It is a well known fact among historians that for many centuries, most armies have consisted of more than just soldiers,
and behind every large army there was a long trail of the soldier's wives, children, surgeons, sutlers, seamstresses and
countless of other people offering goods and services that made a military campaign possible, yet despite all this and their
tremendous importance to keeping the armies functioning, they get little love from artists, authors and filmmakers who
instead choose to portray warfare as nothing but armies exclusively consisting of muscular 30-ish something dudes whom
all have matching weapons and uniforms, which is kind of unfair to the non-soldiers serving the army if you ask me.
And whilst priests aren't normally included among the lists of camp followers, they too often get disproportionally shafted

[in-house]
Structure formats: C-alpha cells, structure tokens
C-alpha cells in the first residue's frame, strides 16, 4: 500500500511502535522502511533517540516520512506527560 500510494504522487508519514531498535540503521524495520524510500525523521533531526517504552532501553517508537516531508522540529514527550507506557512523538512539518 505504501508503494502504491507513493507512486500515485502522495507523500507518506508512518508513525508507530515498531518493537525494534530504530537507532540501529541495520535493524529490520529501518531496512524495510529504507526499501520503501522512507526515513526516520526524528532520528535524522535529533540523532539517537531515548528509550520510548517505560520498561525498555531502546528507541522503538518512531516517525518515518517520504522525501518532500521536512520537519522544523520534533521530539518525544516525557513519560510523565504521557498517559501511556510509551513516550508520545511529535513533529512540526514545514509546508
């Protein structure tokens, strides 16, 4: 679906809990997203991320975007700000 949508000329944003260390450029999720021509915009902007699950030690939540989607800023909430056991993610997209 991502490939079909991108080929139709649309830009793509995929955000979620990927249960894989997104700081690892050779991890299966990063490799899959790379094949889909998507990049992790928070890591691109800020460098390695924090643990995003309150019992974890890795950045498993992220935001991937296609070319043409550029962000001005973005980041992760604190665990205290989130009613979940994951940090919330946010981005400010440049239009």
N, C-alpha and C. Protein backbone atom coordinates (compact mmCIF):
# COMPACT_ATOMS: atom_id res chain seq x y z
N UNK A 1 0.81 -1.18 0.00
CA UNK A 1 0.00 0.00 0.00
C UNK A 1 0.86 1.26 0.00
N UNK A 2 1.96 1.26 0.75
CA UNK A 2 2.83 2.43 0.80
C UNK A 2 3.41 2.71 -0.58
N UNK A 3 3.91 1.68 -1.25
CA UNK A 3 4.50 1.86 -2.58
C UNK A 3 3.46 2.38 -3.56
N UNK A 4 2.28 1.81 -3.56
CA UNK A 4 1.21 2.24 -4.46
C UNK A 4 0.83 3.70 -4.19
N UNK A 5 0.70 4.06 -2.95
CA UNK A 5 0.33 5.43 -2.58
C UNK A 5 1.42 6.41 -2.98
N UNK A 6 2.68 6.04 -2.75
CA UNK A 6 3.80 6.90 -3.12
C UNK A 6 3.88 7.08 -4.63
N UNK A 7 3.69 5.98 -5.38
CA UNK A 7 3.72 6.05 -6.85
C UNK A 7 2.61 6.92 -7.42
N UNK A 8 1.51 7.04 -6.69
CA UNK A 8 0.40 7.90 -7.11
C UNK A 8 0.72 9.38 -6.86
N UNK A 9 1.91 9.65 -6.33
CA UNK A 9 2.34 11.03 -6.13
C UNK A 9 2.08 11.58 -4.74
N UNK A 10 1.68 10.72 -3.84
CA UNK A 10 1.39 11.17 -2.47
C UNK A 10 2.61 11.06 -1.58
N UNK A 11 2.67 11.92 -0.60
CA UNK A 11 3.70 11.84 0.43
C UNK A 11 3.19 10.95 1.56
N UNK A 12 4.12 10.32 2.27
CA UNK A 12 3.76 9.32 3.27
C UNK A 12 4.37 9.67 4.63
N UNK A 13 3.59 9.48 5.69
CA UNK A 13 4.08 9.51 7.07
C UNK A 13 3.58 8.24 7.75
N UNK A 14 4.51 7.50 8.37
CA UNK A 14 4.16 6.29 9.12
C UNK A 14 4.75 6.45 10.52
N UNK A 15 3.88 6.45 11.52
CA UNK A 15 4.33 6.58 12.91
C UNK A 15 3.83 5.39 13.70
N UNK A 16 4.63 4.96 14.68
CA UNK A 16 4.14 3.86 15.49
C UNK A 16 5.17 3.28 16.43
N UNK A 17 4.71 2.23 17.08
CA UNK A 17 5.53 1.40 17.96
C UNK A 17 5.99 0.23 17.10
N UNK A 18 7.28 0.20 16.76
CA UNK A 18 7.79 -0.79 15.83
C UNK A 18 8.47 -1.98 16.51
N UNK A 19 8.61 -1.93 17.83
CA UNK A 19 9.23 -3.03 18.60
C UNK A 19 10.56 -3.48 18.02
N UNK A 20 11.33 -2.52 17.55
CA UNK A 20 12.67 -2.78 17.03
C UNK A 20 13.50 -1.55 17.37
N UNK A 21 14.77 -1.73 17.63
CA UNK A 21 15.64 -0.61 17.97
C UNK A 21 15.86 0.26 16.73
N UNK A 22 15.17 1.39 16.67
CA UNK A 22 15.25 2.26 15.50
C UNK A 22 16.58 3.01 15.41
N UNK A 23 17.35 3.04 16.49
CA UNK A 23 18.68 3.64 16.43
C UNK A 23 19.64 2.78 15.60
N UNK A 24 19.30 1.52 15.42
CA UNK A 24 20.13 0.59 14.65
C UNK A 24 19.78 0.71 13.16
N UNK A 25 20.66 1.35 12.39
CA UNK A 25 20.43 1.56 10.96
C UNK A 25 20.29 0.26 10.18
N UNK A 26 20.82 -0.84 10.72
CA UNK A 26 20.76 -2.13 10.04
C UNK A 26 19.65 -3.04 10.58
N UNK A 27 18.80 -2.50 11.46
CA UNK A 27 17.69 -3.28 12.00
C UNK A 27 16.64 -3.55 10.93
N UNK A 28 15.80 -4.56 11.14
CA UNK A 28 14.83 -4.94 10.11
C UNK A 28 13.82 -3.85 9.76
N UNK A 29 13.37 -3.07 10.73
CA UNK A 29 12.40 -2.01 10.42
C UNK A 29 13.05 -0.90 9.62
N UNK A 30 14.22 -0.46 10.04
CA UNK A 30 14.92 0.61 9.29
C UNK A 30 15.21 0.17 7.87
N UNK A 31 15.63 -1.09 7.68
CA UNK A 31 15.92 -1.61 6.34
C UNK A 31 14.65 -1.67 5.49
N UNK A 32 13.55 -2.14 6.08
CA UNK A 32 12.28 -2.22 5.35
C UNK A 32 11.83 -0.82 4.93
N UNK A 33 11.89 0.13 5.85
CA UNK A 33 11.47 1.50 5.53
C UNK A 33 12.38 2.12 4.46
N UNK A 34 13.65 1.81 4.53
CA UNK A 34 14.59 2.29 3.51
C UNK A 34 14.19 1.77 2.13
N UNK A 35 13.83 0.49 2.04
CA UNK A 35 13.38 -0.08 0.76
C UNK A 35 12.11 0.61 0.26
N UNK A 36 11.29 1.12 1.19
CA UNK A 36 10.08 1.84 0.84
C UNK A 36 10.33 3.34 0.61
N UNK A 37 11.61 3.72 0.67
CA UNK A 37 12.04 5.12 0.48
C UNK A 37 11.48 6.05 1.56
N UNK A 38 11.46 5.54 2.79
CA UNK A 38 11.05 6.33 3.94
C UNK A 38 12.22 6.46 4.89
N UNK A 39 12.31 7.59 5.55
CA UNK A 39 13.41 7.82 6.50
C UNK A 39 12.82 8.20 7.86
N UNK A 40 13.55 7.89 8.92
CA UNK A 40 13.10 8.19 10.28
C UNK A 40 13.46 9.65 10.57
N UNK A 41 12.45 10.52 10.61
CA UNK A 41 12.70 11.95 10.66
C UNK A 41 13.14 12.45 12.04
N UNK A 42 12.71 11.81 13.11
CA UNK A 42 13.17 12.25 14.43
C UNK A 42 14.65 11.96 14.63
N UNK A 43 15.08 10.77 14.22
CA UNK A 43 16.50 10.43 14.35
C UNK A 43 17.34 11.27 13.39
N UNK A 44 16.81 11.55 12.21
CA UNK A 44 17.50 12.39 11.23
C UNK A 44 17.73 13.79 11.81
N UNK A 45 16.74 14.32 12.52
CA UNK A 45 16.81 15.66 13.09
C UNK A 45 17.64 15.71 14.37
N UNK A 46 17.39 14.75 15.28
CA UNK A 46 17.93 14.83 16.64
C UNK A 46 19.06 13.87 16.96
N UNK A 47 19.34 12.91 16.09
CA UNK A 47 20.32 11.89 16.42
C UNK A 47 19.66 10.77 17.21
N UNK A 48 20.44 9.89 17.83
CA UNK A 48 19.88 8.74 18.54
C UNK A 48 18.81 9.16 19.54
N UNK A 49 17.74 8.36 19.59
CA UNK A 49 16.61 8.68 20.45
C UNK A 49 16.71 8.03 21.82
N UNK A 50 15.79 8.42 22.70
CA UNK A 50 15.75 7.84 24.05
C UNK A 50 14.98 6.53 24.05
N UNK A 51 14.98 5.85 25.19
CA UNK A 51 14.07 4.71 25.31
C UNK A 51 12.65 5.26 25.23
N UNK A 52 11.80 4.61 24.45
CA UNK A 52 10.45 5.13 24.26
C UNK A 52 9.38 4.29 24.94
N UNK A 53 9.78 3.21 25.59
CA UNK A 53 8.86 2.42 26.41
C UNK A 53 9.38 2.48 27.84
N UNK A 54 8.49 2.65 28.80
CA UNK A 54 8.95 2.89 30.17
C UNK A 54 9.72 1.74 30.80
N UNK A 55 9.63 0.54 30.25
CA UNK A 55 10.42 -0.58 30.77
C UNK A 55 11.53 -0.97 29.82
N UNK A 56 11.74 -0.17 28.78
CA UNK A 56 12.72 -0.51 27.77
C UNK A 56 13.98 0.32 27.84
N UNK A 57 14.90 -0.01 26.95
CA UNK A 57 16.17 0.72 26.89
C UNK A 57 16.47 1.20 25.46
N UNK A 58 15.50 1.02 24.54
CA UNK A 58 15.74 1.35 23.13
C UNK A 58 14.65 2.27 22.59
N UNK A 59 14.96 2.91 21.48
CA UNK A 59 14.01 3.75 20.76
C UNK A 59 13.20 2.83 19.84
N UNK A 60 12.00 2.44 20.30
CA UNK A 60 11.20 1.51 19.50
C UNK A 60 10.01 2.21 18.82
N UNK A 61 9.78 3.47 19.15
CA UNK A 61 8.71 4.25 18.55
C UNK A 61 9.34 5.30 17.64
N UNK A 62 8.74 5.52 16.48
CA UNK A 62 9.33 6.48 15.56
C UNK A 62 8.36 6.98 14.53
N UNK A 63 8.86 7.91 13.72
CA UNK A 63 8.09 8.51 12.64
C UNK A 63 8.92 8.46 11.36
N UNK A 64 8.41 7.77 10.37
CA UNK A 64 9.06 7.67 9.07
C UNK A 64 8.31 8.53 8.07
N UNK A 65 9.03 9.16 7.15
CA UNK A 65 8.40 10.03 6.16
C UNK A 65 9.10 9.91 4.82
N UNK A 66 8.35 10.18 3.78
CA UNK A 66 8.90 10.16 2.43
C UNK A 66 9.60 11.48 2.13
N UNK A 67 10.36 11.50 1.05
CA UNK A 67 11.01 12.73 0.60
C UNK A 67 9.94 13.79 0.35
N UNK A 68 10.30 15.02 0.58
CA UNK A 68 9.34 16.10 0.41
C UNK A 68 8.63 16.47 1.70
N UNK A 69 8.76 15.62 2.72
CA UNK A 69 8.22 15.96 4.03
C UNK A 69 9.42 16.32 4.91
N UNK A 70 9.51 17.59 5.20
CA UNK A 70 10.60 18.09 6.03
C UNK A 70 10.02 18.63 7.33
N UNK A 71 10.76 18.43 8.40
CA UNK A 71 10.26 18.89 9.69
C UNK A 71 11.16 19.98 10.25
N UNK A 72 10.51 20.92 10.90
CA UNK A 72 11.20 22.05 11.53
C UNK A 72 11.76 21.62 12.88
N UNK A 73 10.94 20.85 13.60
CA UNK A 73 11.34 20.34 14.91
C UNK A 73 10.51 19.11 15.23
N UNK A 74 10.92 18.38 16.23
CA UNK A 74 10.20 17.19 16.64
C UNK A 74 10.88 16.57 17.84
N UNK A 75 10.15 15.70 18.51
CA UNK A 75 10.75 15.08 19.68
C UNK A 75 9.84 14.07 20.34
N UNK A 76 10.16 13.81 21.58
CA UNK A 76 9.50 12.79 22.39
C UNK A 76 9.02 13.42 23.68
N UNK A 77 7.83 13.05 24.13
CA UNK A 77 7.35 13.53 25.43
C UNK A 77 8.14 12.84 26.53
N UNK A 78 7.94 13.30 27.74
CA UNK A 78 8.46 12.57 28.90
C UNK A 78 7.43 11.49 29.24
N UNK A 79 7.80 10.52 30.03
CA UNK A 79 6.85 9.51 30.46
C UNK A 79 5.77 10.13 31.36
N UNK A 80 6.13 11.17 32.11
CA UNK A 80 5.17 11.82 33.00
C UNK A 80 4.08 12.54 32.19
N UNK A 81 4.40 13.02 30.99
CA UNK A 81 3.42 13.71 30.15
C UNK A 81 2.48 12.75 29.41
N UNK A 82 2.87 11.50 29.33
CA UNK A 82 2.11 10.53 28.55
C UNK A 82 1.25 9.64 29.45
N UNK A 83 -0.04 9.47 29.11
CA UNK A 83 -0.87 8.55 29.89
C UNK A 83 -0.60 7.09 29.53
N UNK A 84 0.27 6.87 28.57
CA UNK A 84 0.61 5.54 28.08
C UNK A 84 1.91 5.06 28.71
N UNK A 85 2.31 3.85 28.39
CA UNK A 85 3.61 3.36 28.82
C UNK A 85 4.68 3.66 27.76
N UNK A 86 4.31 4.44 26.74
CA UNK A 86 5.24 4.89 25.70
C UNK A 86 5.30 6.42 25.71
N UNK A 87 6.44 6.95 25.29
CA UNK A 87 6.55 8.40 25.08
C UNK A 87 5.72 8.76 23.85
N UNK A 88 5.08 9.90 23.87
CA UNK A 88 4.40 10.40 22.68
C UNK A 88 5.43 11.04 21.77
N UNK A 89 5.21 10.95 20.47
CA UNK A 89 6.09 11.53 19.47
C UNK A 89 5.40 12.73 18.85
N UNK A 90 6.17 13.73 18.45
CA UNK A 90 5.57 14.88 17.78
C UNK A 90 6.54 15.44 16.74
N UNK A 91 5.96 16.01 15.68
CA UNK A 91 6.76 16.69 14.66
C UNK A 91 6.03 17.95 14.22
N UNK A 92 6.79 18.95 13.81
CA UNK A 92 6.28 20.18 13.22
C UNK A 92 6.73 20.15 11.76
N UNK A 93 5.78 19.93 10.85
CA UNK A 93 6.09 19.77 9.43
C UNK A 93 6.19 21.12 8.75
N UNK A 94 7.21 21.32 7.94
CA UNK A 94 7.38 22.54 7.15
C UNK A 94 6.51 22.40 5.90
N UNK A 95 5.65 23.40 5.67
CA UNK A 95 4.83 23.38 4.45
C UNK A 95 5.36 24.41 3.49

in these type of stories, because everywhere where large numbers of people are expected to risk their lives and even die,
there will also be large numbers of people requesting spiritual comfort and final rites for their fallen comrades.
Not everyone in a big battle scene can be a hero with plot armor after all.
So if any aspiring storyteller reading this is planning to script an epic battle for their heroes to win or their mentors to
sacrifice themselves in, send a thought to all the side characters needed to make that battle possible if your world-building
follows any semblance to real-world rules. Most of these people aren't ever likely to be marketable protagonists, but
even just a small acknowledgement of their existence will go a long way.